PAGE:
If law enforcement is investigating you for theft or has brought theft charges against you, it is time for you to get help from a Larimer County theft lawyer. Our defense attorneys offer aggressive representation to people who are facing criminal charges.
A theft conviction could force you to give up certain professional licenses or prevent you from applying for positions in certain industries. Landlords could use a theft conviction to deny you an apartment, and a bank could reject your application for a mortgage or line of credit. The Colorado Lawyer Team is committed to providing you with a vigorous defense to minimize the consequences of theft charges.
Theft means depriving the owner of the use of property that rightfully belongs to them. Crimes such as embezzlement, burglary, shoplifting, and larceny are all theft crimes. The specific charge depends on the value of the property allegedly taken.
When the property’s value is less than $2,000, the charge is typically a misdemeanor (M). The penalties for these charges vary according to the value of the property. Restitution to the property owner is usually a condition of resolving a theft charge, and the restitution is in addition to any criminal fine imposed.
A Class 3 misdemeanor theft charge (M3) is possible if the property’s value was between $50 and $300. The potential penalty for a conviction on that charge would be 6 months in jail and a $750 fine, or both. Further, an M2 theft charge would apply if the value is between $300 and $750—the penalty is a possible jail sentence of no more than 1 year and a $1,000 fine. If the value exceeds $750 but is less than $2,000, the charge is M1 theft, and the potential penalty is up to 1.5 years of incarceration and a $5,000 fine.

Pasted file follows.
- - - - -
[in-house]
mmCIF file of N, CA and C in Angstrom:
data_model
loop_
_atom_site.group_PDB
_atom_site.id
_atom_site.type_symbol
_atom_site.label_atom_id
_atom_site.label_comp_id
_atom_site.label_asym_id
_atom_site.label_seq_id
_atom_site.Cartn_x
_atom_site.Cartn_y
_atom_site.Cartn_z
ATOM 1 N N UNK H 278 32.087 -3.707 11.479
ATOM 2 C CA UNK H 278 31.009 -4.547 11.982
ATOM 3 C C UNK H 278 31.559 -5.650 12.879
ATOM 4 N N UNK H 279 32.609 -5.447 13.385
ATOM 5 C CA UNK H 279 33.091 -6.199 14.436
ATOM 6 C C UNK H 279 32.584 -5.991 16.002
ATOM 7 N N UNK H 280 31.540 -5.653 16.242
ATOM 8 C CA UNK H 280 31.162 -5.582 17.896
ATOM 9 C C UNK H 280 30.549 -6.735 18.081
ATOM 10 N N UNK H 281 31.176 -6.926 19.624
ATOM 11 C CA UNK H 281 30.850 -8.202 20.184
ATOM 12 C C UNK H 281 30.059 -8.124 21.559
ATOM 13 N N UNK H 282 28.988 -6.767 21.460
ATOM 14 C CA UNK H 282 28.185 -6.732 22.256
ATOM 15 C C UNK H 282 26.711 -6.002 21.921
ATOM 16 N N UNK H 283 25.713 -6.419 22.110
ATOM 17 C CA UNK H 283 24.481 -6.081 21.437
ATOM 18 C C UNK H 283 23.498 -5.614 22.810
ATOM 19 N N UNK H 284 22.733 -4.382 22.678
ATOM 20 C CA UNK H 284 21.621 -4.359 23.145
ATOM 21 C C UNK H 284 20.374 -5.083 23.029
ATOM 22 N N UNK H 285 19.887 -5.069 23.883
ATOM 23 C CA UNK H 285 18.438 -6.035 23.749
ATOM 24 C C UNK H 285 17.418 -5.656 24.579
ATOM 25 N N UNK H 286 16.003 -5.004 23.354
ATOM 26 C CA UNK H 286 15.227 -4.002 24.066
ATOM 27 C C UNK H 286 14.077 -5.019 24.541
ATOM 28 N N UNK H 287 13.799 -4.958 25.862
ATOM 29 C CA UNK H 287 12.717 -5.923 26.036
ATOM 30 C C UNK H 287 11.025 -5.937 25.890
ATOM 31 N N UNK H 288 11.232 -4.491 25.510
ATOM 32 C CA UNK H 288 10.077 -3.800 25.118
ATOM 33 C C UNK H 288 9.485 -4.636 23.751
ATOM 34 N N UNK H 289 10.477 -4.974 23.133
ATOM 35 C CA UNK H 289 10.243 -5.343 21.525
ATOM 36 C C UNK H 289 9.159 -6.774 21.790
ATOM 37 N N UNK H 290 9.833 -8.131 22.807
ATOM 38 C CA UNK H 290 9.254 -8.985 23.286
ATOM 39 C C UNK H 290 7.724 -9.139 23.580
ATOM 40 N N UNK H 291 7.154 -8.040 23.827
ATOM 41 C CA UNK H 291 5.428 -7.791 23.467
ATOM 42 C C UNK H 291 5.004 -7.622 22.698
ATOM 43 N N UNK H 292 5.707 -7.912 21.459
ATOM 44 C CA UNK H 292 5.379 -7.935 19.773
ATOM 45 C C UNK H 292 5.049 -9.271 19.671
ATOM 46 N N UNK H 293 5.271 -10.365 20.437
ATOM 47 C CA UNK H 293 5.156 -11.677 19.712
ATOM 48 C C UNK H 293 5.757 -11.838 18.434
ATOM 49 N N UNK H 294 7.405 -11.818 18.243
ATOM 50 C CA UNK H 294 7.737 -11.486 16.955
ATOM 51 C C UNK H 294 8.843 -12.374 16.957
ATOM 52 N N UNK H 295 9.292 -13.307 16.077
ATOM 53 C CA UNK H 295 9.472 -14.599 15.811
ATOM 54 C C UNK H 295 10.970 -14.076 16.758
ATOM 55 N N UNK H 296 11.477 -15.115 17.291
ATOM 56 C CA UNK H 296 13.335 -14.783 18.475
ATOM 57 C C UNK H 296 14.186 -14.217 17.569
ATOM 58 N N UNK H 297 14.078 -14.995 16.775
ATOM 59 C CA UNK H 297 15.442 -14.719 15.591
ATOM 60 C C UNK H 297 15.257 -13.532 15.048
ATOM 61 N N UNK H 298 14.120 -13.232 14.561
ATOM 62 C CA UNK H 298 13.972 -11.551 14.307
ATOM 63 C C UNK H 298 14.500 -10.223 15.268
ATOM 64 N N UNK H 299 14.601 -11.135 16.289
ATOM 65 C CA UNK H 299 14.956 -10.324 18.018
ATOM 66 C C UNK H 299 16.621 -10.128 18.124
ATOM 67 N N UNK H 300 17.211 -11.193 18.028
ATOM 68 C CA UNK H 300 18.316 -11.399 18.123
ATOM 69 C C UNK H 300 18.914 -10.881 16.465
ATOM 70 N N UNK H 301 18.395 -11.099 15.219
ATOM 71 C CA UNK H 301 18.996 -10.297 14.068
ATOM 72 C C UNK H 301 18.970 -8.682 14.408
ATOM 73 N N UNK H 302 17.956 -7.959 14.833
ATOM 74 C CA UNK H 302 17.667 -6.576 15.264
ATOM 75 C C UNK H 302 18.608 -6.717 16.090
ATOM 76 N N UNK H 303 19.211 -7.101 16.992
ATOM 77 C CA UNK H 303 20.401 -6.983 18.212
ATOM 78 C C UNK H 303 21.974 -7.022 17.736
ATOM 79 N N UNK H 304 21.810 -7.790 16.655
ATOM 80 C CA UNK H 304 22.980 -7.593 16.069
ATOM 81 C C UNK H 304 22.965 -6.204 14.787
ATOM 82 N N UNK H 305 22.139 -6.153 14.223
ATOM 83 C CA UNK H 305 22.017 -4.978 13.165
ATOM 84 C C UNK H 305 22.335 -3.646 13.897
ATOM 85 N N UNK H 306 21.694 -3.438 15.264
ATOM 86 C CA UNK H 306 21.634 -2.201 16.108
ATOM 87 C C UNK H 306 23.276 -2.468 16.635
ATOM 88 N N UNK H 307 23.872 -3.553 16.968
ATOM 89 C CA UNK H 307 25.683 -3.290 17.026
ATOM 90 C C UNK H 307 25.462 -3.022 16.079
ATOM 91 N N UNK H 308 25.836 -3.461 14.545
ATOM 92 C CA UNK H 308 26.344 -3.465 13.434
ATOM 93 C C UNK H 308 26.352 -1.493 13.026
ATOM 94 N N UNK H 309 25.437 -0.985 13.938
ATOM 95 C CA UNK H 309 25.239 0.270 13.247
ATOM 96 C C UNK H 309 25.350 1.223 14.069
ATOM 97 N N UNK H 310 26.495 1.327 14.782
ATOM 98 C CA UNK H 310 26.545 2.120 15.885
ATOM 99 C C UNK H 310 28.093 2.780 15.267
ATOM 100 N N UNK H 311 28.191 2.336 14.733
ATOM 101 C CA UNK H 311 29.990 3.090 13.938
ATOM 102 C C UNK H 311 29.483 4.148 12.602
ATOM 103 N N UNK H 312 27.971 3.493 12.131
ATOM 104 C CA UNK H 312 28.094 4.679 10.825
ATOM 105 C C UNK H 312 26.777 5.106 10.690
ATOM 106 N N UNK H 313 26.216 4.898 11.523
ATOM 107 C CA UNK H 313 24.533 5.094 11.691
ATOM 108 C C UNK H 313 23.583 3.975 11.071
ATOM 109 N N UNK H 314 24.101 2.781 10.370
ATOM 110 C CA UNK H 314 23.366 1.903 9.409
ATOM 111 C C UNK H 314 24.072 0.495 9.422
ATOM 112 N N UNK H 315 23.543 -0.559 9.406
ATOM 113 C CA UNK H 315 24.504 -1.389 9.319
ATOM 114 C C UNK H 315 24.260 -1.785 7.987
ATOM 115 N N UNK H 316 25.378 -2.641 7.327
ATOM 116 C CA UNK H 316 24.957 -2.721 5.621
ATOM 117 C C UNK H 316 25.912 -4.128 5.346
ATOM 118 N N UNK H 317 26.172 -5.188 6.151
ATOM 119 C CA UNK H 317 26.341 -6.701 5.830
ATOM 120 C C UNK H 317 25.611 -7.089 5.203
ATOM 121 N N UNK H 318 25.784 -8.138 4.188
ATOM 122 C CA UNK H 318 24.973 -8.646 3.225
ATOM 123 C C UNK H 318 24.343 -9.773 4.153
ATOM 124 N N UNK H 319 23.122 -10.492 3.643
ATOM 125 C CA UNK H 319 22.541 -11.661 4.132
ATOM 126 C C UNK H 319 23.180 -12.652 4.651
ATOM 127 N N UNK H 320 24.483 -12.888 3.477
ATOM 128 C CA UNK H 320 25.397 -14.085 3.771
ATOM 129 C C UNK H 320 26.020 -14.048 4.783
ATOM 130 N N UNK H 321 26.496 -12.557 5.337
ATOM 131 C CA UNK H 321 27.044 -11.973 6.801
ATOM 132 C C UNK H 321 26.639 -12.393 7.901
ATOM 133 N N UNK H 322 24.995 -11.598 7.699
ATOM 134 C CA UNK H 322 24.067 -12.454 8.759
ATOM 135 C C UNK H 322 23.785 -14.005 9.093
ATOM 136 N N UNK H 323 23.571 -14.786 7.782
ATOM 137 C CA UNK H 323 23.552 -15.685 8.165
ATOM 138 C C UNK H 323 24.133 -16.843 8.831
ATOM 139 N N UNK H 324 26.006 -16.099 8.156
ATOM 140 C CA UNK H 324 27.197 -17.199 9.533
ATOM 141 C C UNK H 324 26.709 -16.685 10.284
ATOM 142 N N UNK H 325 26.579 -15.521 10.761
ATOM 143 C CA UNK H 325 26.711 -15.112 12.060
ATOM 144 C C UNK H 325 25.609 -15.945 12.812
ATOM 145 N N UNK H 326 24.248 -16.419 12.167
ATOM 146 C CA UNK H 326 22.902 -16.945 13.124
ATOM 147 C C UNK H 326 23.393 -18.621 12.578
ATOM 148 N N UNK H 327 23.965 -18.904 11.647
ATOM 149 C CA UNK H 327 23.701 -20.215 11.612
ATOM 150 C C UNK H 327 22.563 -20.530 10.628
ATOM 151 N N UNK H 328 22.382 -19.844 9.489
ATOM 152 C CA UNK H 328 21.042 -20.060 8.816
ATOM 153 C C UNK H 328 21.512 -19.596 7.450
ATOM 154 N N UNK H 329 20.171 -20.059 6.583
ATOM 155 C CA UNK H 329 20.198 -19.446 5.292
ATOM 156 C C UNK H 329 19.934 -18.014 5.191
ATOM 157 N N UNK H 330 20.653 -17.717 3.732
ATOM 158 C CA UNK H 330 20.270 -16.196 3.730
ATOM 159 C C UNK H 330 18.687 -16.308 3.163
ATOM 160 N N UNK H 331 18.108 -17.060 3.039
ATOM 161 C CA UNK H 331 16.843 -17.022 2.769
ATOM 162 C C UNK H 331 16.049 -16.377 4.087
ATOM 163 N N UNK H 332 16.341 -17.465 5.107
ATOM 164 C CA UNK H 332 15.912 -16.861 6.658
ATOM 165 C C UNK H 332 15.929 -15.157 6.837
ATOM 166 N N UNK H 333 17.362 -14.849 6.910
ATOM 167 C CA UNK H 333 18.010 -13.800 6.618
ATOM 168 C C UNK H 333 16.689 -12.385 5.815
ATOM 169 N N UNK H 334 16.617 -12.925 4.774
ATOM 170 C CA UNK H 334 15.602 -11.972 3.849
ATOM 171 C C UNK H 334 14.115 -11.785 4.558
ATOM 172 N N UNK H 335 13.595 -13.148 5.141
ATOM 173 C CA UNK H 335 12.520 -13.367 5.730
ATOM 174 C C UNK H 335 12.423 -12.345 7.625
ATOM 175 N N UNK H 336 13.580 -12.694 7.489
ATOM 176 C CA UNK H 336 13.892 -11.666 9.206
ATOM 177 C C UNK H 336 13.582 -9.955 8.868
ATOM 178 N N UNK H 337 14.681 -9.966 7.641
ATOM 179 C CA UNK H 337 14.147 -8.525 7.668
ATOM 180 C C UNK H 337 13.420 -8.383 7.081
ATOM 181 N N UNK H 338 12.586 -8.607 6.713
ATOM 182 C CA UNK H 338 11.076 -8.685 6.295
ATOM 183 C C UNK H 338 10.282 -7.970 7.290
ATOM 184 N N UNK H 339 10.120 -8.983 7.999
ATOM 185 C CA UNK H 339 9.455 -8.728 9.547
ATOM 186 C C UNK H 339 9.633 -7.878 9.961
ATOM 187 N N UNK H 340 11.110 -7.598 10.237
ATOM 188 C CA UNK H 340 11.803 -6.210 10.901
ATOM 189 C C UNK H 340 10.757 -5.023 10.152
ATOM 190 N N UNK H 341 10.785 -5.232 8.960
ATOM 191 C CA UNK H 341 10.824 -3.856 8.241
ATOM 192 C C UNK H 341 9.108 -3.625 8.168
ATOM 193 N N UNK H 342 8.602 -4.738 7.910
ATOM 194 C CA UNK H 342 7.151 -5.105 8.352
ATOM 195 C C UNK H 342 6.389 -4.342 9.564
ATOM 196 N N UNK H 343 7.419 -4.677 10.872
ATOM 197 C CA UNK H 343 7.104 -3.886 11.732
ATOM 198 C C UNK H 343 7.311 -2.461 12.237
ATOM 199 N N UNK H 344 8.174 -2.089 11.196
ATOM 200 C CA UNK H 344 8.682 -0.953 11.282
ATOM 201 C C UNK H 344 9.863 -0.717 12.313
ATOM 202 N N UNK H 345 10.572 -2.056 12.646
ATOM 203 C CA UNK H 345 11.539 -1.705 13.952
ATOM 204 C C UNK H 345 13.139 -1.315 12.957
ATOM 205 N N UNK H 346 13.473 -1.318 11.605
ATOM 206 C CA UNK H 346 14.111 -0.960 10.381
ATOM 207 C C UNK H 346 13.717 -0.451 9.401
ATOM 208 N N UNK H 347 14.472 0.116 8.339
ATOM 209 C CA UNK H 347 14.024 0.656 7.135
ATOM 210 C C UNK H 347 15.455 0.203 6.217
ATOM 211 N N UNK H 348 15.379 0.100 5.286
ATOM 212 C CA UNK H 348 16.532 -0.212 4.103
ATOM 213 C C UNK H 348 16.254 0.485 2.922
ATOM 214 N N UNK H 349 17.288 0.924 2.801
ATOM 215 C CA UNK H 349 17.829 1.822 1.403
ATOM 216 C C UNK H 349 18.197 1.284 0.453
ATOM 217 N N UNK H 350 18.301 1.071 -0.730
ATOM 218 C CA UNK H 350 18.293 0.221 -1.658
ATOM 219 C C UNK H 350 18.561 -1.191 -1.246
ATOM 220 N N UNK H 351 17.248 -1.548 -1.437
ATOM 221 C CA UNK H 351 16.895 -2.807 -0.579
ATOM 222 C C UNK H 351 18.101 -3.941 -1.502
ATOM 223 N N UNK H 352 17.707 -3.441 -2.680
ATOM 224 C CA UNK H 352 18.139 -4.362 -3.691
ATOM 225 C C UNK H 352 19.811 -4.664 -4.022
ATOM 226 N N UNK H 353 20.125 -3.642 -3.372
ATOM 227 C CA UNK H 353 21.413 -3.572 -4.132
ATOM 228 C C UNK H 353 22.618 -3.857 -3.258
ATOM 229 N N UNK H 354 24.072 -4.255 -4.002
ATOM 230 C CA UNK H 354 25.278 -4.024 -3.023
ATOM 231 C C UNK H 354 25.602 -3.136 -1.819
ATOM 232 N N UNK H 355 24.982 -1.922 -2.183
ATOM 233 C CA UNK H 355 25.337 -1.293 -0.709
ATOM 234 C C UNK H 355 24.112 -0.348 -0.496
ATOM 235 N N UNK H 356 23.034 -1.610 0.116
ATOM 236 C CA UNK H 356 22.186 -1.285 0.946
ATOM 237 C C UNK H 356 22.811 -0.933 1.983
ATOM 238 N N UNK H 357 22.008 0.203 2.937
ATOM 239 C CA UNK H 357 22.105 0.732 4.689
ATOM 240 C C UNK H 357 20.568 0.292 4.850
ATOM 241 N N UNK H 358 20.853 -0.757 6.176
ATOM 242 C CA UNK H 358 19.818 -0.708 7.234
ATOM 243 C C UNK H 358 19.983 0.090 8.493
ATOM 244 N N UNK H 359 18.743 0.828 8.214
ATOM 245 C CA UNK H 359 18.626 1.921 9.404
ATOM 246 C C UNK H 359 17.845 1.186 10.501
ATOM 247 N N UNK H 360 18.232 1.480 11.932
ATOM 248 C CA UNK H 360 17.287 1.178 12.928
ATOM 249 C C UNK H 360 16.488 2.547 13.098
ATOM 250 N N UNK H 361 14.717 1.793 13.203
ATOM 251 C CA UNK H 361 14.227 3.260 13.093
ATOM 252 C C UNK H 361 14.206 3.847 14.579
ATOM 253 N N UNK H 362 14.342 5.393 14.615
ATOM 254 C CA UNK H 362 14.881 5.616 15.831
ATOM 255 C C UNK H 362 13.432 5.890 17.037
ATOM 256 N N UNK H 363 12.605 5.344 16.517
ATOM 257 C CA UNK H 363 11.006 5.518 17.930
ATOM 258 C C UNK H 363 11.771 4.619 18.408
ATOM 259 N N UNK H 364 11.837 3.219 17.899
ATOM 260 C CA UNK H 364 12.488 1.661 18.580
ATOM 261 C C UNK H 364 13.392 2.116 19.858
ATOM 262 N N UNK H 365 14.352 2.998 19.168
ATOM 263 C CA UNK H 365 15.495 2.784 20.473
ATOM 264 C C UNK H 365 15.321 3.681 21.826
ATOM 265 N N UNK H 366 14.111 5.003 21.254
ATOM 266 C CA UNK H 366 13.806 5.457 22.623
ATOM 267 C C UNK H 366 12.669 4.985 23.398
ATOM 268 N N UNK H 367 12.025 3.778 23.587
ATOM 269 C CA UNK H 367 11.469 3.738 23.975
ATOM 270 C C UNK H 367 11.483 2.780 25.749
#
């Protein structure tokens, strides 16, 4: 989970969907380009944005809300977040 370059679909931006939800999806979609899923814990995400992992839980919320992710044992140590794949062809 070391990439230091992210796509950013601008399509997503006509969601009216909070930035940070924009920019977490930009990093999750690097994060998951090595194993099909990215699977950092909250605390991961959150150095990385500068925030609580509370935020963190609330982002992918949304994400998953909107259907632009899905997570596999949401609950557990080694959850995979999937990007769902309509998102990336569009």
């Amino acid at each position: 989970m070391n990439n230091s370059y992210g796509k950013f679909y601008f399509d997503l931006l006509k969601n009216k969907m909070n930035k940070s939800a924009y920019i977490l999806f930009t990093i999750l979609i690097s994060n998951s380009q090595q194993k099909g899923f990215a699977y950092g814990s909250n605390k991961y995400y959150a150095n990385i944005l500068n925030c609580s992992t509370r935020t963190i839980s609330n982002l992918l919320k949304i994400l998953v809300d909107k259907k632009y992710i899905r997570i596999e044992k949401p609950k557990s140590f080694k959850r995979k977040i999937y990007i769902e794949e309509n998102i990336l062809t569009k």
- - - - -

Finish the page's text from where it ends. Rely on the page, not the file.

Felony (F) charges break down in the same way:
The penalties for felony theft range from 18 months in prison, a $100,000 fine for an F6 conviction, up to 24 years of incarceration, and $1,000,000 in fines for an F2 conviction. Anyone in Larimer County accused of felony theft should secure the services of our attorneys to avoid the harsh outcomes associated with conviction of these crimes.
Knowing the intent to deprive someone of their property is an essential element of all theft crimes, which means that a prosecutor must prove that the accused intended to take or use property that they knew rightfully belonged to someone else.
Depending on the circumstances of a particular Larimer County case, our savvy lawyers could challenge your intent to commit theft, knowledge that the property was someone else’s, or both. Unless the prosecutor has clear evidence of both knowledge and intent, their attempt to prove theft must fail.
The Colorado Lawyer Team could also question the assessed value of the property allegedly stolen. Prosecutors might overvalue property to bring a more serious charge when the property’s actual value merits a less severe charge. It could be possible to collect evidence showing prosecutorial overreach in determining the value of the allegedly stolen property.
If you are facing theft charges, you must carefully consider the implications of a conviction. A guilty plea to even a minor theft charge could close off many potential avenues to you in the future.
Consult with one of our Larimer County theft lawyers before deciding how to respond. With an aggressive advocate in your corner, you could secure the most favorable result that circumstances will allow.